In January 1985, a team of archaeologists came across the 500-year old, well-preserved mummy of a little Inca boy at an elevation of over 15,000 feet on the Cerro de Aconcagua. It is possible that this boy is only one of hundreds of Inca children who were sacrificed and buried in icy graves atop the highest mountain in both the Western and Southern hemispheres.
To date, over 115 ceremonial sites have been excavated. The offerings were dedicated to state deities as well as local mountain gods. As with many other child mummies found on top of the mountain, the approximately 7 year old Inca boy showed head-wounds pointing to a violent death and was well preserved to the point that the content of his stomach could be analyzed to reveal more about the Inca diet. In the course of these examinations, scientists also found evidence of how the Incas “fattened up” the children chosen for sacrifice. The remains found in the children’s stomach hint at remarkable changes in their diet beginning up to 12 months before their deaths. While studies suggest that most of the sacrificed children were from peasant families eating mostly vegetables such as potatoes, they were given a more diverse diet consisting of meat and maize during the last year of their life. The fact that they were probably chosen among conquered subjects, indicates that they might not only have been killed to pacify the mountain gods but to instill power and respect for the imperial power as well.
The Cerro de Aconcagua lies in Argentina, west of Mendoza near the Chilean border. There are various interpretations as to where the mountain received its name. Whether it was derived from the native Quechua’s “akun” (“summit”), “ka” (“other”) and “agua” (“admired/feared”), or from other roots is not certain. The 22,837 ft (6,960 meters) high mountain is a relatively easy climb in mountaineering terms if approached via the normal route from the north. This is why the mountain is quite popular with climbers. Yet, because many not so well equipped mountaineers underestimate the weather conditions, many casualties have occurred on the climb as well.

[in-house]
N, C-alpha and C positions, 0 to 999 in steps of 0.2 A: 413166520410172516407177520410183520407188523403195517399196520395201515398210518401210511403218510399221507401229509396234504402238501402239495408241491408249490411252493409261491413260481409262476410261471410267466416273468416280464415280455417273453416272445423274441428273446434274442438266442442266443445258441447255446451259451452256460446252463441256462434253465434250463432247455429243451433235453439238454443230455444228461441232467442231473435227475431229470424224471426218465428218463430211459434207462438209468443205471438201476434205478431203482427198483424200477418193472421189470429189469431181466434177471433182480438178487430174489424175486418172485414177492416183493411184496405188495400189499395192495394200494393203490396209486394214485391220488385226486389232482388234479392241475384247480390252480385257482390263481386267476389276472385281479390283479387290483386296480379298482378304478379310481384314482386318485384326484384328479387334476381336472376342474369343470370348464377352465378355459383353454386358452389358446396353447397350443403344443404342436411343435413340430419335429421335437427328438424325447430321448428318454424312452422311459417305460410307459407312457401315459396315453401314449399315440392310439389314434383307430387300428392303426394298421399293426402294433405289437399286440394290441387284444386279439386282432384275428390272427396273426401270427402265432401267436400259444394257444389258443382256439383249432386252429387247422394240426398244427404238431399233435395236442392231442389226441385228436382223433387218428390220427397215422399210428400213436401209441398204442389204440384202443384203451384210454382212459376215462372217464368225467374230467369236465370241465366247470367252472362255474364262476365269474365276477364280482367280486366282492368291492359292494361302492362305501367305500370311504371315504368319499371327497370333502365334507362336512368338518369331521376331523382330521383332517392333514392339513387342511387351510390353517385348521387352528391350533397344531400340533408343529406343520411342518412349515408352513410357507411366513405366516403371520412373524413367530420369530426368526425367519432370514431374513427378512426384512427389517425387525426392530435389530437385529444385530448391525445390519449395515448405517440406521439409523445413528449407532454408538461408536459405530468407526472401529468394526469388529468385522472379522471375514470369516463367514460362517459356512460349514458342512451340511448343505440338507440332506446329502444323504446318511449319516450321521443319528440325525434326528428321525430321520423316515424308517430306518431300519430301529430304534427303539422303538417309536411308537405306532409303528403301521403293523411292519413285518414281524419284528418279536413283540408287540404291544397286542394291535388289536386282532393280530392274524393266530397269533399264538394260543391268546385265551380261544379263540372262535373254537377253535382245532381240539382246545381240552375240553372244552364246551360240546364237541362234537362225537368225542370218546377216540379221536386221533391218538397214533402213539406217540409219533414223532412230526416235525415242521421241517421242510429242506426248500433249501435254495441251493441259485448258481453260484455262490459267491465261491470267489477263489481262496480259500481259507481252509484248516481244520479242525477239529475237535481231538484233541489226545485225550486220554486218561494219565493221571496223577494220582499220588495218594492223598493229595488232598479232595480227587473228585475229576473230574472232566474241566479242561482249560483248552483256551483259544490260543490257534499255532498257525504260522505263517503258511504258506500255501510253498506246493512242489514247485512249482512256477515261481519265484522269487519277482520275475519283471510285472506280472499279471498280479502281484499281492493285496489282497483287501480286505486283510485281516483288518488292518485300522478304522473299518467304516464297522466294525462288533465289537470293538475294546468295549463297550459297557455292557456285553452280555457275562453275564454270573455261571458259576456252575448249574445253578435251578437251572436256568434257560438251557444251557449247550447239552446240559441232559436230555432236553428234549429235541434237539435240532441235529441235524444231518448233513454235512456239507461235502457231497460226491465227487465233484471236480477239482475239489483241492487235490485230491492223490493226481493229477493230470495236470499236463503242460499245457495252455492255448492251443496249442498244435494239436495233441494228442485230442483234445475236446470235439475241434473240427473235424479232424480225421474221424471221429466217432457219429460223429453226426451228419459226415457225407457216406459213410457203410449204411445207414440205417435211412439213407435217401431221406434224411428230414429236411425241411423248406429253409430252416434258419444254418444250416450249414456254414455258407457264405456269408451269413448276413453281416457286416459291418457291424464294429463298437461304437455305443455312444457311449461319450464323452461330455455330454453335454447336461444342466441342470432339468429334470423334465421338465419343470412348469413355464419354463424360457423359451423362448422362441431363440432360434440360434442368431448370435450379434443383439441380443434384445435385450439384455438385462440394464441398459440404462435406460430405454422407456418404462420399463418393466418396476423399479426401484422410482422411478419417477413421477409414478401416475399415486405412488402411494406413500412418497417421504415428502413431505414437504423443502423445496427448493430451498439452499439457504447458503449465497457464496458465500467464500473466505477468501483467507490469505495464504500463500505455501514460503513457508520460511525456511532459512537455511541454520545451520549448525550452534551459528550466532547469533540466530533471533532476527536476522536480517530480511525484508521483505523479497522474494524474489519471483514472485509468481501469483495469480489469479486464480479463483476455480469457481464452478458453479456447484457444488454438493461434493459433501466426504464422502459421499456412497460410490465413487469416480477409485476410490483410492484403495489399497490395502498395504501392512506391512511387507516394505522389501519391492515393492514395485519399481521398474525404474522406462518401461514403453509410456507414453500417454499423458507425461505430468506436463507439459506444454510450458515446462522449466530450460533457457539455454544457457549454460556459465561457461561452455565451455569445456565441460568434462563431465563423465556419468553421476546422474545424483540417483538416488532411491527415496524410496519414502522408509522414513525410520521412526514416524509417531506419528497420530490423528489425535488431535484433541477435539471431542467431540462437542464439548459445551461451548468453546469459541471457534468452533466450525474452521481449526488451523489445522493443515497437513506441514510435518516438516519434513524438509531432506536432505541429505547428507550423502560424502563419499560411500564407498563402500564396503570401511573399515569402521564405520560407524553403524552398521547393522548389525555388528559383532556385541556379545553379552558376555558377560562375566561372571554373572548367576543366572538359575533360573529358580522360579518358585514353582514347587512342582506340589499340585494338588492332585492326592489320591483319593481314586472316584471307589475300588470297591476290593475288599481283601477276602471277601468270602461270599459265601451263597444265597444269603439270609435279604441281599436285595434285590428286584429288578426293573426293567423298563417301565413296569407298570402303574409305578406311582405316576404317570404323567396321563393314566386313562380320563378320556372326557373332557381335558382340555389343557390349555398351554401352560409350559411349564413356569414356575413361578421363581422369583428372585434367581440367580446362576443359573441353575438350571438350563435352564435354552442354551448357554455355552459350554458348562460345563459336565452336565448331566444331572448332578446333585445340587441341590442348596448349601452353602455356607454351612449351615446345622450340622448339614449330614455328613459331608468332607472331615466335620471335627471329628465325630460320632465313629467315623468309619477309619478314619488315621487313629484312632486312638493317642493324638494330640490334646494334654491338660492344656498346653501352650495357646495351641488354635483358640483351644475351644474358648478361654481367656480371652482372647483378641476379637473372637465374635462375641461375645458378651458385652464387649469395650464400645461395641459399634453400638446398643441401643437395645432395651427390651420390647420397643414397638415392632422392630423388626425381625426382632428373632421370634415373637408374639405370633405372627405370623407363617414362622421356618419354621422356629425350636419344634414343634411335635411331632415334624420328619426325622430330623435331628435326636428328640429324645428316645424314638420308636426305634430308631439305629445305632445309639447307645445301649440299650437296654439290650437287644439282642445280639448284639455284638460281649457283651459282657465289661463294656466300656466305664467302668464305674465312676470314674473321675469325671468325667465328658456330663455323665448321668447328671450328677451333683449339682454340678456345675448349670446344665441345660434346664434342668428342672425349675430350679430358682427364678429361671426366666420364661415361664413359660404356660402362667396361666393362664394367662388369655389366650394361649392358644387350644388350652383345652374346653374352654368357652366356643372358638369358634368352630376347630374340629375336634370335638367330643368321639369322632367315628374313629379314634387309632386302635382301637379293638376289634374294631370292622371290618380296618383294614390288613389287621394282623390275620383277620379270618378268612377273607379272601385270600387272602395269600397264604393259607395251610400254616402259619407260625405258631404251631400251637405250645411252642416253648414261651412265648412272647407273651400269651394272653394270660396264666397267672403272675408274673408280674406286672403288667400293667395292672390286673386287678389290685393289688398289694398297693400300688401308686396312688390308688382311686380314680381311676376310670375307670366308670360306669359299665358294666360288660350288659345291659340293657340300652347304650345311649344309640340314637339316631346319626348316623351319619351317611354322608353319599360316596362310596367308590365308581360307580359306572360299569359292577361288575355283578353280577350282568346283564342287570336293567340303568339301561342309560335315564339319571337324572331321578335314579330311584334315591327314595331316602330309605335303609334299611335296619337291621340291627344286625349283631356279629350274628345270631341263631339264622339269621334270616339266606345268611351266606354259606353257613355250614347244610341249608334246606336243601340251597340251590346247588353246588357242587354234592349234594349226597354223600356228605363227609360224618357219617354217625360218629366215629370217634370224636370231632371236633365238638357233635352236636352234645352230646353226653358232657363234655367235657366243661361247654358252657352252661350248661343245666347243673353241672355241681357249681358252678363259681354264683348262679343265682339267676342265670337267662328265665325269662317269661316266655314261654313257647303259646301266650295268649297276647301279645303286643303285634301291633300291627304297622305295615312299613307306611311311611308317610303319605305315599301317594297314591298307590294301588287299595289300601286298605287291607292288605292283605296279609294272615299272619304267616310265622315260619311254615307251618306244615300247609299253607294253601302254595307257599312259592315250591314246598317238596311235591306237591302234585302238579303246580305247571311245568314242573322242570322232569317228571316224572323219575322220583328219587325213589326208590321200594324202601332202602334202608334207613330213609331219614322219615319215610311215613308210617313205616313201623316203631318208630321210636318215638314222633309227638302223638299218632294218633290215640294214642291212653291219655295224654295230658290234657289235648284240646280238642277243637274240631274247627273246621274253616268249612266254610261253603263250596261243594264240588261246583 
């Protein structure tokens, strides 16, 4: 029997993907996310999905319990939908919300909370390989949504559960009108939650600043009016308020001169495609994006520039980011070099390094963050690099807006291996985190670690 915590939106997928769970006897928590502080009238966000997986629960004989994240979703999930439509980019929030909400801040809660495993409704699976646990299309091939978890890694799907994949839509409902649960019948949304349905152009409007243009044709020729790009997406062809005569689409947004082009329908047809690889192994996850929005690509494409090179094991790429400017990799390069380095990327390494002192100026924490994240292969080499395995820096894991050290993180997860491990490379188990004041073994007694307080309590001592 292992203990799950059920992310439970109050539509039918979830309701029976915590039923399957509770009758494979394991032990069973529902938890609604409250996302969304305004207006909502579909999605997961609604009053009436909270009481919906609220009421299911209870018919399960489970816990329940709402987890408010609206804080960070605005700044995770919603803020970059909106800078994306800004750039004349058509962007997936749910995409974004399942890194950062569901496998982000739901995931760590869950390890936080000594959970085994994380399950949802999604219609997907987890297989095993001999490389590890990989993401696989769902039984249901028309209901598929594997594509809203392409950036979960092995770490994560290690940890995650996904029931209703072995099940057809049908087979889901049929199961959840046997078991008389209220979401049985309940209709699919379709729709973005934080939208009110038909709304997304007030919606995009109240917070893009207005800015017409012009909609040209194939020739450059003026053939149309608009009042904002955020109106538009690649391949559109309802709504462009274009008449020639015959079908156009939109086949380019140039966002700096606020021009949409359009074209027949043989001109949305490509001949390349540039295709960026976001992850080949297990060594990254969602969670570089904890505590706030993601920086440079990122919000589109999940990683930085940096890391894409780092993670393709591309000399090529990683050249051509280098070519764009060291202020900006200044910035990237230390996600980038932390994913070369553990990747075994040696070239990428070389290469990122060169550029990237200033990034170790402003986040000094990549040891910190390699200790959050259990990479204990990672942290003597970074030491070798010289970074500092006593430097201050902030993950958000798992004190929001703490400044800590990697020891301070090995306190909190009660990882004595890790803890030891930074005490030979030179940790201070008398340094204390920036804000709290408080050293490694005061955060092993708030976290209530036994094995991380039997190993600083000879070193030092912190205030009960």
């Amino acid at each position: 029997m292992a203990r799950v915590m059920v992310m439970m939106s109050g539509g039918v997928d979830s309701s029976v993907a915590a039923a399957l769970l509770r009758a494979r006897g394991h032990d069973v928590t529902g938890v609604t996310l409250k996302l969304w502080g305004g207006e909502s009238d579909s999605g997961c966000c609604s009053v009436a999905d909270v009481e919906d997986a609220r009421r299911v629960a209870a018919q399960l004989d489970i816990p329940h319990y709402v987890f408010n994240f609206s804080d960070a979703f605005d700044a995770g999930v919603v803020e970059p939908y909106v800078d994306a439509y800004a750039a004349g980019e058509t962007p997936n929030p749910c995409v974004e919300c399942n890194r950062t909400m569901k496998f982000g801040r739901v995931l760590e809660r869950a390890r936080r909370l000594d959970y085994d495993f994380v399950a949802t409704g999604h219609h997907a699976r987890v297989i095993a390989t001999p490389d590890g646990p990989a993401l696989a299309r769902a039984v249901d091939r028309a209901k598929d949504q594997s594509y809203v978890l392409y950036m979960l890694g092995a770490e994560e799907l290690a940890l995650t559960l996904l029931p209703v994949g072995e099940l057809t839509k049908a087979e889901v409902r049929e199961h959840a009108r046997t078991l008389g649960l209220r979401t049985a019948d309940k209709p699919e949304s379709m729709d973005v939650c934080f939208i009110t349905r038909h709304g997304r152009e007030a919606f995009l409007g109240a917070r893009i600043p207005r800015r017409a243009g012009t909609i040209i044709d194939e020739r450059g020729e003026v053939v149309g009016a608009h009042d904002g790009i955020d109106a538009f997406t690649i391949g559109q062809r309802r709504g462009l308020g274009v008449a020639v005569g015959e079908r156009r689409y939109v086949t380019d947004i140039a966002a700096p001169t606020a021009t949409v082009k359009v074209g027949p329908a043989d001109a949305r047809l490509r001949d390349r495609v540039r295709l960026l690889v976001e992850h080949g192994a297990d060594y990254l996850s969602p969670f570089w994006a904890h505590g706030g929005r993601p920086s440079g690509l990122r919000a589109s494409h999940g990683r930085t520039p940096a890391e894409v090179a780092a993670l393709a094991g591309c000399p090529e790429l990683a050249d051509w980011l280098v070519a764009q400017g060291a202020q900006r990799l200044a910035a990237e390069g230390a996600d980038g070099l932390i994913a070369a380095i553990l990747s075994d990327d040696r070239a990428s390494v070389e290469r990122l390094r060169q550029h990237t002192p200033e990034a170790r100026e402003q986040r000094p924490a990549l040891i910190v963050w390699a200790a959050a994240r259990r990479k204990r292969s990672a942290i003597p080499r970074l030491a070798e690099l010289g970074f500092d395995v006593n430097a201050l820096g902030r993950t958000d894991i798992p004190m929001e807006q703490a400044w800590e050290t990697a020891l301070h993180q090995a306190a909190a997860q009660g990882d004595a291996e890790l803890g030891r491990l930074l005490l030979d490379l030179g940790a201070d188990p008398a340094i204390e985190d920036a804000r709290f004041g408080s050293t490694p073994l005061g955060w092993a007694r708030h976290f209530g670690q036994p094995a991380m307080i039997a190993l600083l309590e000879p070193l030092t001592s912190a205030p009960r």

While the mountain was already worshipped by early people inhabiting the region, the Incas were the tribe who developed the idea of climbing it, like a stairway to heaven. Some rituals like capa cocha, where children were sacrificed to the mountain gods, were believed to be particularly cruel. Yet, scientists revealed that the children were actually given coca leaves and alcohol to ease the climb, which explains the peaceful expression of their faces. Following early Spanish reports, the children were first brought to Cuzco, the Inca capital, and then paraded to the mountain top where they were killed and buried together with gifts and artifacts.
Indigenous groups do not always approve of the scientific interest in the mountain mummies. There have been repeated protests against exhibiting the mummified Inca children at museums. Not only have they been removed from their original burying ground, a place still regarded as sacred by some people, but their peace has also been disturbed by showcasing them to the curious public.
Dr. Andrew Wilson, a bioarchaeologist from the University of Bradford, observed: The mummies were so extraordinarily preserved, it was impossible not to feel fully engaged with them as human beings. It felt almost as if the individuals were recounting their stories themselves, that was what was so chilling about it.